But outside her apartment, the stain would be just a stain, and the spices would be just a nuisance. Her mother’s wise words about classic movies fade into static. She’ll braid her hair outside too, but not because it makes her feel like a princess. She’s just afraid that people will smell the coconut oil in her hair and brand her as being unclean if she lets it down. Kurti tops change to crop tops, and salwar pants become skinny jeans. Bindis? They don’t exist outside of her apartment. Out in the unforgiving world, her name isn’t even Neelamani; it’s “Nina” because it’s easier to pronounce.                                                                                                                           

It’s not that Neelamani doesn’t want to escape her cocoon. She fervently wishes to break through, to spread her wings and show the world their intricate design. But the world is just one gargantuan spider web. If she dared to spread her wings, she would get trapped. Not only would she be trapped, but all the spiders of the world would also come to prey upon her. These spiders come in many foreboding kinds. Neelamani, however, is the most afraid of the common Xenophobia raria, infamous for their extreme distaste for anybody with a culture other than their own. She’s met a few before, back when she was a child. Then she was not afraid of spreading her wings and fluttering about. As she looks back at those moments, Neelamani recognizes her naivety and laughs at how unsuspecting she once was.                                                                            

The first spider she ever encountered took her by surprise. It happened to be her first crush back in the fourth grade. Although she can’t remember his name now, Neelamani does remember him calling her a “curry muncher.” From that point on, Neelamani never packed lunch and stayed away from the kitchen whenever her mother was cooking. Over the years, many such encounters with other spiders would occur, and if Neelamani wasn’t the target, then it was someone like her. These encounters would build the pupa that protects her heart. Neelamani doesn’t believe that her heart is strong enough to be a full butterfly just yet. The world is full of caterpillars who aren’t ready to be butterflies yet.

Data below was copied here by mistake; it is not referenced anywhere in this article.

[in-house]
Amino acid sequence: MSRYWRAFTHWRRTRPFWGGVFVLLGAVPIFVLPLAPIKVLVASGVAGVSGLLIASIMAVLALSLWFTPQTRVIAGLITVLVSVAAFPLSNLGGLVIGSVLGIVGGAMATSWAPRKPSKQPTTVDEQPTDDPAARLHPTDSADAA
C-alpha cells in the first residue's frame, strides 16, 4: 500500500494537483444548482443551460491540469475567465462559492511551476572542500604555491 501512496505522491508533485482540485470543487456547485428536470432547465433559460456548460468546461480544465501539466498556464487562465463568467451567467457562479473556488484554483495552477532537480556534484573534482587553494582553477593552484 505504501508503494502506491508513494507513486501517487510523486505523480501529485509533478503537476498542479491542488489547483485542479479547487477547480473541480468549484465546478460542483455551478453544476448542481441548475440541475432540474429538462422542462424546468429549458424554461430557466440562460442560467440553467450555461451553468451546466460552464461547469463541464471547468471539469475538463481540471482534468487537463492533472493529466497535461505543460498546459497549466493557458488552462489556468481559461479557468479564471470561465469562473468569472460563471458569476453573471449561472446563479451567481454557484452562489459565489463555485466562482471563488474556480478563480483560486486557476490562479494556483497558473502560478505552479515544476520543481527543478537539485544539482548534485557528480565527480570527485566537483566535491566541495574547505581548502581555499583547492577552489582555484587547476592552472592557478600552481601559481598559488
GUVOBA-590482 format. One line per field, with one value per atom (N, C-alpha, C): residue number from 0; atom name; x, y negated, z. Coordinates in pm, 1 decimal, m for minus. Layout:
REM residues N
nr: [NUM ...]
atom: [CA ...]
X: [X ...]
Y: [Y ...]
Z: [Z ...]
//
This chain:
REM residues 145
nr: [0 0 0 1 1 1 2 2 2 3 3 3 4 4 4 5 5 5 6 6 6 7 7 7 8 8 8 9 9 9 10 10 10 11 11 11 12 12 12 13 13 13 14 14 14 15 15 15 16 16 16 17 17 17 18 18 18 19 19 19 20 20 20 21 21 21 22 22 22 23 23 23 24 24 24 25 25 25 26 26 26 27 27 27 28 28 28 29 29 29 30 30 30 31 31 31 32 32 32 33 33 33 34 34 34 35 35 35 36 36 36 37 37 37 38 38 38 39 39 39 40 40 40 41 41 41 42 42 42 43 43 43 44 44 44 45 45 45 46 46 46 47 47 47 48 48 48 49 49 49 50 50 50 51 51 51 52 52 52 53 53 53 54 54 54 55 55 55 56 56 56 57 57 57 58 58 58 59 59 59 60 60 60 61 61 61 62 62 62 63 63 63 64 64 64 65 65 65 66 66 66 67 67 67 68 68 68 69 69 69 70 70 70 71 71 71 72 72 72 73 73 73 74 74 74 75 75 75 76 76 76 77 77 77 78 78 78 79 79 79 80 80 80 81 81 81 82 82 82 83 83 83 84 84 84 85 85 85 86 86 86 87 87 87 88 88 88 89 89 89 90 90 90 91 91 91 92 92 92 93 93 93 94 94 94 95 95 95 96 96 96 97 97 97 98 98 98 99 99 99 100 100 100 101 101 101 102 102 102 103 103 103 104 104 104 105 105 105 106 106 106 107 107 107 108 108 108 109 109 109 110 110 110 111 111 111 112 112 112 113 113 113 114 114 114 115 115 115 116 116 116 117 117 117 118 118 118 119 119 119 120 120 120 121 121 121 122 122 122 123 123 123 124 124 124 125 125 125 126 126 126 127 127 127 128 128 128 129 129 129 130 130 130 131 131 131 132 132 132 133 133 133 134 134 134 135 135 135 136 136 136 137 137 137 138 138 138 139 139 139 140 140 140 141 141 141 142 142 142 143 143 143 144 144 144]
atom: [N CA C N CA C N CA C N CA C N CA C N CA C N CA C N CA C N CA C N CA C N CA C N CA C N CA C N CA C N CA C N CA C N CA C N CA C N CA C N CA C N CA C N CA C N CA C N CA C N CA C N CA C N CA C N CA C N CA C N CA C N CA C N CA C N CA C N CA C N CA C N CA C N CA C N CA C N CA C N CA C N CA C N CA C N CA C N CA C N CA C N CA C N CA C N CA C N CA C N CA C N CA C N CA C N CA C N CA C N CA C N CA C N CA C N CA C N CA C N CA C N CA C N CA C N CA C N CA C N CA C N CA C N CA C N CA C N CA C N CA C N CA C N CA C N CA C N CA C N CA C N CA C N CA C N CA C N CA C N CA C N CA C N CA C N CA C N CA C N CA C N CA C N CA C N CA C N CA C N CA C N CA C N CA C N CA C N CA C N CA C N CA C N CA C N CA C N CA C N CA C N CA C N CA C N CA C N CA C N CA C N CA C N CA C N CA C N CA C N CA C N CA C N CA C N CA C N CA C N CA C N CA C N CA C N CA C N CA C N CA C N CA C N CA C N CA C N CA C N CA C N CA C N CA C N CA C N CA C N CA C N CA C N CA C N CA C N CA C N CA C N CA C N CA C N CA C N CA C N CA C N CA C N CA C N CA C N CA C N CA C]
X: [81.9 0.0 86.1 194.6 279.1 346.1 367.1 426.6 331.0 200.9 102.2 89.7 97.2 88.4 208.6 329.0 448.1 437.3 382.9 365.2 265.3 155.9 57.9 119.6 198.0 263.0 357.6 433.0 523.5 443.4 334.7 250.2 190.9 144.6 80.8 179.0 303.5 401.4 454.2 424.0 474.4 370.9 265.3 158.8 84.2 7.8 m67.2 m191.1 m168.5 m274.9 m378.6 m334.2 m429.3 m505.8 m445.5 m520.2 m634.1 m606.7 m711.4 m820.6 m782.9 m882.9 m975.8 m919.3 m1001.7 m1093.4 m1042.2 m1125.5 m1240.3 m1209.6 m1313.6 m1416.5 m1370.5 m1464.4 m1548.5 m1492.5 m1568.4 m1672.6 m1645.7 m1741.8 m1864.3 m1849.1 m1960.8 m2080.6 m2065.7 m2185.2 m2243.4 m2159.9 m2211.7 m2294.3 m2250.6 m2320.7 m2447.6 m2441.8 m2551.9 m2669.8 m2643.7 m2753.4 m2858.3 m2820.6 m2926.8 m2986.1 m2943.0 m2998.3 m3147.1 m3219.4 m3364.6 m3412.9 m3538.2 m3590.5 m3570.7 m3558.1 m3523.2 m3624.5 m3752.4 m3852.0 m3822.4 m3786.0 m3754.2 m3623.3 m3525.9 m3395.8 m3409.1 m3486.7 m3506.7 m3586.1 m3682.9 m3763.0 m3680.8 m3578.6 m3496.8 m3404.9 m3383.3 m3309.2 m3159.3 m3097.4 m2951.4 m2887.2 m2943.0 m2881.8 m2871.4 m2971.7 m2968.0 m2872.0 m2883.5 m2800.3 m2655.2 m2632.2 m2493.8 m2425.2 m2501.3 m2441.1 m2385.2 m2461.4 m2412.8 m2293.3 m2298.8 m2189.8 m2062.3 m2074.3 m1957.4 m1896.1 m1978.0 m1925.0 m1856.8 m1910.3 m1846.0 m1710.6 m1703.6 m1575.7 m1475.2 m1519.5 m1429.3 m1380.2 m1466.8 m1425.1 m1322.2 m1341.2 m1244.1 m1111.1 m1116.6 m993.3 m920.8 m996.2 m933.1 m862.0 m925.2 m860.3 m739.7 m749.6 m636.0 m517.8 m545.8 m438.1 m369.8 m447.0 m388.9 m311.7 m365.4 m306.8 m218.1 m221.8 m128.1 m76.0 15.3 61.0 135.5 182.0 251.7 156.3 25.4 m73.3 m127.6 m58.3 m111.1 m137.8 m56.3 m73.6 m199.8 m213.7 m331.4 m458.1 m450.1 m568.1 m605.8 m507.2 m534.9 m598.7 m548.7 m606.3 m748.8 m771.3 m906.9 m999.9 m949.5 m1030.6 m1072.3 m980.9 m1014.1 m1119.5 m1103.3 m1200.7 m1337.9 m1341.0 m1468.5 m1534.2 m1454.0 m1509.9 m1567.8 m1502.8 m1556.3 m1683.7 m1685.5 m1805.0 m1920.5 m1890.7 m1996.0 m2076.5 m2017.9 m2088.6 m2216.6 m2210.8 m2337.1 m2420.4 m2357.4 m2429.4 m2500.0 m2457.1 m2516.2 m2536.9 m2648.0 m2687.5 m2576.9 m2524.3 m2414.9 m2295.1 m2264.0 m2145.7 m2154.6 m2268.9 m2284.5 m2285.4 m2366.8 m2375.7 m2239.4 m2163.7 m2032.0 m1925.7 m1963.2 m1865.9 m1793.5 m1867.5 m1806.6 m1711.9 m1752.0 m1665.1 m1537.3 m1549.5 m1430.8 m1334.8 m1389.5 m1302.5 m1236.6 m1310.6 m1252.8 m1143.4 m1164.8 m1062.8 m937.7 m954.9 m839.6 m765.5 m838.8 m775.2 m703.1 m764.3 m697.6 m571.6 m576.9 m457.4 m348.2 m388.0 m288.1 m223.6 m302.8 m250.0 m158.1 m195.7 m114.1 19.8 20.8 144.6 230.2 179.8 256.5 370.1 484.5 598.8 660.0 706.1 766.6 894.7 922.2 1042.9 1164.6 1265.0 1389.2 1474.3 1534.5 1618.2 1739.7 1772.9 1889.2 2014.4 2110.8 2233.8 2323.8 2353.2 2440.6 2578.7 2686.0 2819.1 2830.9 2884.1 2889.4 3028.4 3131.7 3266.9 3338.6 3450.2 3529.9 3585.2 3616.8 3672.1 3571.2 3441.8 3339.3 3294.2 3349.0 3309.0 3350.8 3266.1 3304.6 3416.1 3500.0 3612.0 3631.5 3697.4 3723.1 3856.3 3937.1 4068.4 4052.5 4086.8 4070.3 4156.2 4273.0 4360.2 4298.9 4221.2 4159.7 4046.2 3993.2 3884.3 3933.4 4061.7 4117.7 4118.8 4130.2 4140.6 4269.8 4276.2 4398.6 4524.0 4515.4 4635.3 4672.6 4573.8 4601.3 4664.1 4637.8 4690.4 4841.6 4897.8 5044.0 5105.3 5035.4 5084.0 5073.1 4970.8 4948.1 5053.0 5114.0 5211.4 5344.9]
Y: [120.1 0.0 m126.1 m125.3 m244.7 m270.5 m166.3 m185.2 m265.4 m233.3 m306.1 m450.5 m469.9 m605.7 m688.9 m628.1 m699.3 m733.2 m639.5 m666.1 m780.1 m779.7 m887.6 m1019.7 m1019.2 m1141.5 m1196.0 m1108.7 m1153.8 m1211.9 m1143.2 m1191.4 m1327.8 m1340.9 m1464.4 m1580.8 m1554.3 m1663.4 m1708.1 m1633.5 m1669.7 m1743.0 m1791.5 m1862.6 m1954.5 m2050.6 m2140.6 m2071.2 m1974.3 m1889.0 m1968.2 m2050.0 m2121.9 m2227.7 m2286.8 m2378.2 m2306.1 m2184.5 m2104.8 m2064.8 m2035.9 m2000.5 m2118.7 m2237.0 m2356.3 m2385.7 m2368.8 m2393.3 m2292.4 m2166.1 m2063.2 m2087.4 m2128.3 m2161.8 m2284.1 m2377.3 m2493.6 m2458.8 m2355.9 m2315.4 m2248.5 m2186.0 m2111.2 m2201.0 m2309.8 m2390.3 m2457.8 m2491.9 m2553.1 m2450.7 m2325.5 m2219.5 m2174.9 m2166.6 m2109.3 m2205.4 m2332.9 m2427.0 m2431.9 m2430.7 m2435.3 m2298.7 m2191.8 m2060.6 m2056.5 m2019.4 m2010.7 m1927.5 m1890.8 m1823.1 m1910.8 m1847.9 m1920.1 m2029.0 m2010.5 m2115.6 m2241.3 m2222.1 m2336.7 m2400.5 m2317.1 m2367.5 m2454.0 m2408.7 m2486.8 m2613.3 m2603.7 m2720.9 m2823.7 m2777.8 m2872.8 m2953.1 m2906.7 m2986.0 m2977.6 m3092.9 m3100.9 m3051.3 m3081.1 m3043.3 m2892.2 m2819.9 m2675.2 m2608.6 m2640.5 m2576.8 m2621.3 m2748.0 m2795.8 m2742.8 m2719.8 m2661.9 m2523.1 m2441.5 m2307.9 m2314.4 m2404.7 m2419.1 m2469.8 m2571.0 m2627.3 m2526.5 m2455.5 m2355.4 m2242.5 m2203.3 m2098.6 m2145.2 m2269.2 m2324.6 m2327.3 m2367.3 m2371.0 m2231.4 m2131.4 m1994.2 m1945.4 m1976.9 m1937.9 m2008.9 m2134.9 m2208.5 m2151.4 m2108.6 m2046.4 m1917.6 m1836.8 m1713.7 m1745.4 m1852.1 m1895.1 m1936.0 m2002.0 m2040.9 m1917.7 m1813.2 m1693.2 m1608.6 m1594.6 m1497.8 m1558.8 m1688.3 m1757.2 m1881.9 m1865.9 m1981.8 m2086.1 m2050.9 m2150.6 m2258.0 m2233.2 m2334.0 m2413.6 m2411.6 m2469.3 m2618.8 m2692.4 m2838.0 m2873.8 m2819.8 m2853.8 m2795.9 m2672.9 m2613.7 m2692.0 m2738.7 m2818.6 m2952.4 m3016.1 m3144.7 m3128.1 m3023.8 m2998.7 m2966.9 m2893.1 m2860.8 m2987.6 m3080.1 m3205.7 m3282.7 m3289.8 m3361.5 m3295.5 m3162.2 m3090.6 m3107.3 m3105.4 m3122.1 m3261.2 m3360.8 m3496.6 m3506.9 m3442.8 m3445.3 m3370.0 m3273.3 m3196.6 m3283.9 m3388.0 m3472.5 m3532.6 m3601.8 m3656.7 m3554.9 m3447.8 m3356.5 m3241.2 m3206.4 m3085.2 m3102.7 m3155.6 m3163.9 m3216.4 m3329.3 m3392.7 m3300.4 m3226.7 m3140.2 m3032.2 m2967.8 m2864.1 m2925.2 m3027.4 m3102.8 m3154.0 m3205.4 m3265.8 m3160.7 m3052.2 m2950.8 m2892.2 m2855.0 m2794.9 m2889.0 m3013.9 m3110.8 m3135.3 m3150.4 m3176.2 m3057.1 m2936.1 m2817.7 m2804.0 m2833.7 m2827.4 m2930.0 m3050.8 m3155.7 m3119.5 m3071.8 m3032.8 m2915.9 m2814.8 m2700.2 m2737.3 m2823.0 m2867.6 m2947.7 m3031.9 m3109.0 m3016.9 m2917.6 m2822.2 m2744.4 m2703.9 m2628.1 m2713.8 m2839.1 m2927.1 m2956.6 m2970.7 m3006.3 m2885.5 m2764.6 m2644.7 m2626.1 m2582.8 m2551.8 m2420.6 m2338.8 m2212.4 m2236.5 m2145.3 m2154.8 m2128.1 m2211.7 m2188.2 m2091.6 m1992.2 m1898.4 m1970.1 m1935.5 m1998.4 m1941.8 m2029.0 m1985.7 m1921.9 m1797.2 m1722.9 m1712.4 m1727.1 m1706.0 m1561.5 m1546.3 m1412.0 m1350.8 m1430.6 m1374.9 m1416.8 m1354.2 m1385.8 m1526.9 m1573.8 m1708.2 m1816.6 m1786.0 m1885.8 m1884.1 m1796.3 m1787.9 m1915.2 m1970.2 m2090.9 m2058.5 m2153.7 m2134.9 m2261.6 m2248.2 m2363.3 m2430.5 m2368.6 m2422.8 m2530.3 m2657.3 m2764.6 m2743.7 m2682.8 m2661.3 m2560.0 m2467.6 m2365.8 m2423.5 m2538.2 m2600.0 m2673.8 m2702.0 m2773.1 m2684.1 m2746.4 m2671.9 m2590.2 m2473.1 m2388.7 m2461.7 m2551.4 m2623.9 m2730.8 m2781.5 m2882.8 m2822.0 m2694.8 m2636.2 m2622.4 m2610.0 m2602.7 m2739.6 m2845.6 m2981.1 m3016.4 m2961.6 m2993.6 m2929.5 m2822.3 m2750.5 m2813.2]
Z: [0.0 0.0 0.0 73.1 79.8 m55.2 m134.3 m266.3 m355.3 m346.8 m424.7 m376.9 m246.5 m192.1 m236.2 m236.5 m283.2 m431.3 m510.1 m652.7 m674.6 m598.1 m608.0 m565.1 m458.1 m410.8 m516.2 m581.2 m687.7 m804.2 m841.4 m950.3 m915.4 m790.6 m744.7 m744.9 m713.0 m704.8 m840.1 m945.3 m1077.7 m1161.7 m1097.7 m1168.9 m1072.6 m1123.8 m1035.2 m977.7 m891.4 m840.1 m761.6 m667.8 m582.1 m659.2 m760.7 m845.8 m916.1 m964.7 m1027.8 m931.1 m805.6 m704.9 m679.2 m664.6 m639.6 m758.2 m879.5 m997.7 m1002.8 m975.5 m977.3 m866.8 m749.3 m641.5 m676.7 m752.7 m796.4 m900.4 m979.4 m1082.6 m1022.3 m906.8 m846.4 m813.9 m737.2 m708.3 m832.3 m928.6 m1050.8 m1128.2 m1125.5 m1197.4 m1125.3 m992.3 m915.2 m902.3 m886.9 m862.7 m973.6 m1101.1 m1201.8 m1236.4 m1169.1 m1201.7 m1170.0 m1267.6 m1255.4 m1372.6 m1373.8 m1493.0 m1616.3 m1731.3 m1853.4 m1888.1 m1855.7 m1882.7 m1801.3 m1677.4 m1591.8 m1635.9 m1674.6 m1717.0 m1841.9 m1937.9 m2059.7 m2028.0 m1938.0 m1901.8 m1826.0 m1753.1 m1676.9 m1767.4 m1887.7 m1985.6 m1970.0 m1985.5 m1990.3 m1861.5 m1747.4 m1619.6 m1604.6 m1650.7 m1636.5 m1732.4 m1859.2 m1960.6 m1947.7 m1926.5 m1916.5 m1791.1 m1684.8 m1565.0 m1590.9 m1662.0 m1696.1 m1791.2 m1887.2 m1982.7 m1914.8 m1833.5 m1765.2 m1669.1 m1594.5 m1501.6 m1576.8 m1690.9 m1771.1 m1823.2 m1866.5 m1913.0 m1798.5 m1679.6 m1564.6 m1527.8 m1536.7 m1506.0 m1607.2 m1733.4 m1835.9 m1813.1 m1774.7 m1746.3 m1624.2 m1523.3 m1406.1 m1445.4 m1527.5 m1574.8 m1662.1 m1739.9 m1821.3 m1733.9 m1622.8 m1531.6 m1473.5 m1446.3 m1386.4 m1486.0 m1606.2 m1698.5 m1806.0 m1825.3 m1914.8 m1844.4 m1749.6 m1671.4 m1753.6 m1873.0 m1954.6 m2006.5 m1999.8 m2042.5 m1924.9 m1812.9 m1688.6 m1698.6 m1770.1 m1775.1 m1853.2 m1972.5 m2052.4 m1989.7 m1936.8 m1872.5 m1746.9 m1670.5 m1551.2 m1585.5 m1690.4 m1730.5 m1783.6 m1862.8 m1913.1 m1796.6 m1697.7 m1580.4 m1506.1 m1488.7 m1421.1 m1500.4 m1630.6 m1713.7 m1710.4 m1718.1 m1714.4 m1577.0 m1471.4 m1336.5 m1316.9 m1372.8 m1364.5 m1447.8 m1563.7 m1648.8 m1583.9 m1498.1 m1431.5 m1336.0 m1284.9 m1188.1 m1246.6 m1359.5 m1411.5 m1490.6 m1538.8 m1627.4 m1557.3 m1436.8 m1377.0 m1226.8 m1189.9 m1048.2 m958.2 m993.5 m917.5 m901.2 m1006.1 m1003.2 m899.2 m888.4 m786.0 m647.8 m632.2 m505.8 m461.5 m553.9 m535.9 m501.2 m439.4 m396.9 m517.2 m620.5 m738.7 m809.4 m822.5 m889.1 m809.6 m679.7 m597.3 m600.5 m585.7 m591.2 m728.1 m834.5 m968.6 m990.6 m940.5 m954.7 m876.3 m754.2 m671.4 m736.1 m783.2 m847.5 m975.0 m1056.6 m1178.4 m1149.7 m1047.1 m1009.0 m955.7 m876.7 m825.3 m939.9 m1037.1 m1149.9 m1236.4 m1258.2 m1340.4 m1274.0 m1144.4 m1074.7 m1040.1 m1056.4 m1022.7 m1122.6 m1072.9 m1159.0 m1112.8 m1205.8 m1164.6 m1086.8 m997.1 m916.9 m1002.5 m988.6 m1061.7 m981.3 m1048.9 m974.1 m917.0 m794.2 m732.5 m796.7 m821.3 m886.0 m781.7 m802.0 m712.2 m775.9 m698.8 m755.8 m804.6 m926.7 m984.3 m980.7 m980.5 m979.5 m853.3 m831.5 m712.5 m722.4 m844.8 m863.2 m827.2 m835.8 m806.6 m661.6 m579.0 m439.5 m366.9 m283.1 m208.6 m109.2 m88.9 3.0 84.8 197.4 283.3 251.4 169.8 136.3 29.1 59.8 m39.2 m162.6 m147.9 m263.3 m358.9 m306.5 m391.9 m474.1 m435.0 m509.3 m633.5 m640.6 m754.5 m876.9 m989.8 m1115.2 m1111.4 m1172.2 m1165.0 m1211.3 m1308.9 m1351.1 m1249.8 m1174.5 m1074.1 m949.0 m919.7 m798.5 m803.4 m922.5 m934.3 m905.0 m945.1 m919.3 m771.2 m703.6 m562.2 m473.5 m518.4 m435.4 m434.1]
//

She’s sitting at her dining room table, staring blankly at the wall and holding her phone in her right hand. Although the last time she called her mother was five days ago, it feels like ages. To Neelamani, it always felt like ages waiting for dire news. The family has not exactly been in the happiest of headspaces as of late. It was seven years ago when Neelamani’s mother told her that her grandmother (her Muthassi) had been diagnosed with Alzheimer’s. Neelamani loved her Muthassi with every fiber of her body, and in that moment, all of the memories of them together flooded her mind. It pained her to know that her Muthassi would most likely forget them, as though the ocean of these memories were being drained out.                                                    

The first time Neelamani wore a sari, her Muthassi was the one who wrapped and pleated it around her. It was a lovely hue of canary yellow and had emerald green borders; the matching blouse had hugged her perfectly and complimented the sari’s borders. To this day, Neelamani keeps this sari folded tenderly and neatly tucked away in the top drawer of her dresser. Neelamani’s Muthassi was also the one to first teach her how to make chai that the ancestors themselves would bless. However, Muthassi truly impacted her life when she first took her to a tulip field and showed Neelamani her very first butterfly. Neelamani still remembers that it was a Malabar banded peacock, a Papilio buddha.